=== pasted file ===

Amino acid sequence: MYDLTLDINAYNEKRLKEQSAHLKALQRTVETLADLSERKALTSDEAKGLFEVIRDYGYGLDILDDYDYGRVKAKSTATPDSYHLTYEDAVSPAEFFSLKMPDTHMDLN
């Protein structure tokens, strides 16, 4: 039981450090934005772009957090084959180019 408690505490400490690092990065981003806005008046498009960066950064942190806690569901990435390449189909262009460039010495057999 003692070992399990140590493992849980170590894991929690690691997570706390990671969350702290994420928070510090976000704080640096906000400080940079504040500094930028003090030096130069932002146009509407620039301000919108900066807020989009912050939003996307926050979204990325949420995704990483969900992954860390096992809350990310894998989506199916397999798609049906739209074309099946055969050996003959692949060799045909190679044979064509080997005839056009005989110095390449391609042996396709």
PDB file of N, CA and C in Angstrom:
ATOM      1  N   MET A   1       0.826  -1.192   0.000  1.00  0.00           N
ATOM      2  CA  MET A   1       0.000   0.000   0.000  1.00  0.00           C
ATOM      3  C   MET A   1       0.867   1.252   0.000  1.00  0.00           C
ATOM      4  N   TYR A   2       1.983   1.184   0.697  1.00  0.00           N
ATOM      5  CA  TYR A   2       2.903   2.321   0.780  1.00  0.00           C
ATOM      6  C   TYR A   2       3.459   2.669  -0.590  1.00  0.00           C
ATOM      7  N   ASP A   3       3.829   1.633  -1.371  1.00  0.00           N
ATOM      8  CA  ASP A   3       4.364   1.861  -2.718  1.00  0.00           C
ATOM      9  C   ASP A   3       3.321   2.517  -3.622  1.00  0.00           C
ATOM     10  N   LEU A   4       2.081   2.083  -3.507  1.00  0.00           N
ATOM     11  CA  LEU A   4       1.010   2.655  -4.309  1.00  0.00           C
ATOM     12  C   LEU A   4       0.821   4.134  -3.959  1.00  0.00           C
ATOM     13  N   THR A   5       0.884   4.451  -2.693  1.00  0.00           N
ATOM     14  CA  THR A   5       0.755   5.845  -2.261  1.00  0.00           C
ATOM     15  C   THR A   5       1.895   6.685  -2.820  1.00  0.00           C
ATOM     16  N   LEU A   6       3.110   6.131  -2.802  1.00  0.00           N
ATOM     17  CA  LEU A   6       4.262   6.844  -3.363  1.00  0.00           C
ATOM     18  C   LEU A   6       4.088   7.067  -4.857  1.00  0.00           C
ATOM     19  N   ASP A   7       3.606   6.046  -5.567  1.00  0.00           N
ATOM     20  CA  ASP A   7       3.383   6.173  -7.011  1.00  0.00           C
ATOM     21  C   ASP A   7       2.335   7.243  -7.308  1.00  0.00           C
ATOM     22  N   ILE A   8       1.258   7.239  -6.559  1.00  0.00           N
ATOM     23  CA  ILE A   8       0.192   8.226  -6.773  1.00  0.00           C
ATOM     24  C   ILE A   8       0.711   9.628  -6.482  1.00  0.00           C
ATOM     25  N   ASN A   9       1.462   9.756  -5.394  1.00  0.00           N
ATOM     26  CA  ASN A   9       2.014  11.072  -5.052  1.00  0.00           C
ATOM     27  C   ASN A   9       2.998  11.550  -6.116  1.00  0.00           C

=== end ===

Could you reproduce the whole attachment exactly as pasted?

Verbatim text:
Amino acid sequence: MYDLTLDINAYNEKRLKEQSAHLKALQRTVETLADLSERKALTSDEAKGLFEVIRDYGYGLDILDDYDYGRVKAKSTATPDSYHLTYEDAVSPAEFFSLKMPDTHMDLN
């Protein structure tokens, strides 16, 4: 039981450090934005772009957090084959180019 408690505490400490690092990065981003806005008046498009960066950064942190806690569901990435390449189909262009460039010495057999 003692070992399990140590493992849980170590894991929690690691997570706390990671969350702290994420928070510090976000704080640096906000400080940079504040500094930028003090030096130069932002146009509407620039301000919108900066807020989009912050939003996307926050979204990325949420995704990483969900992954860390096992809350990310894998989506199916397999798609049906739209074309099946055969050996003959692949060799045909190679044979064509080997005839056009005989110095390449391609042996396709």
PDB file of N, CA and C in Angstrom:
ATOM      1  N   MET A   1       0.826  -1.192   0.000  1.00  0.00           N
ATOM      2  CA  MET A   1       0.000   0.000   0.000  1.00  0.00           C
ATOM      3  C   MET A   1       0.867   1.252   0.000  1.00  0.00           C
ATOM      4  N   TYR A   2       1.983   1.184   0.697  1.00  0.00           N
ATOM      5  CA  TYR A   2       2.903   2.321   0.780  1.00  0.00           C
ATOM      6  C   TYR A   2       3.459   2.669  -0.590  1.00  0.00           C
ATOM      7  N   ASP A   3       3.829   1.633  -1.371  1.00  0.00           N
ATOM      8  CA  ASP A   3       4.364   1.861  -2.718  1.00  0.00           C
ATOM      9  C   ASP A   3       3.321   2.517  -3.622  1.00  0.00           C
ATOM     10  N   LEU A   4       2.081   2.083  -3.507  1.00  0.00           N
ATOM     11  CA  LEU A   4       1.010   2.655  -4.309  1.00  0.00           C
ATOM     12  C   LEU A   4       0.821   4.134  -3.959  1.00  0.00           C
ATOM     13  N   THR A   5       0.884   4.451  -2.693  1.00  0.00           N
ATOM     14  CA  THR A   5       0.755   5.845  -2.261  1.00  0.00           C
ATOM     15  C   THR A   5       1.895   6.685  -2.820  1.00  0.00           C
ATOM     16  N   LEU A   6       3.110   6.131  -2.802  1.00  0.00           N
ATOM     17  CA  LEU A   6       4.262   6.844  -3.363  1.00  0.00           C
ATOM     18  C   LEU A   6       4.088   7.067  -4.857  1.00  0.00           C
ATOM     19  N   ASP A   7       3.606   6.046  -5.567  1.00  0.00           N
ATOM     20  CA  ASP A   7       3.383   6.173  -7.011  1.00  0.00           C
ATOM     21  C   ASP A   7       2.335   7.243  -7.308  1.00  0.00           C
ATOM     22  N   ILE A   8       1.258   7.239  -6.559  1.00  0.00           N
ATOM     23  CA  ILE A   8       0.192   8.226  -6.773  1.00  0.00           C
ATOM     24  C   ILE A   8       0.711   9.628  -6.482  1.00  0.00           C
ATOM     25  N   ASN A   9       1.462   9.756  -5.394  1.00  0.00           N
ATOM     26  CA  ASN A   9       2.014  11.072  -5.052  1.00  0.00           C
ATOM     27  C   ASN A   9       2.998  11.550  -6.116  1.00  0.00           C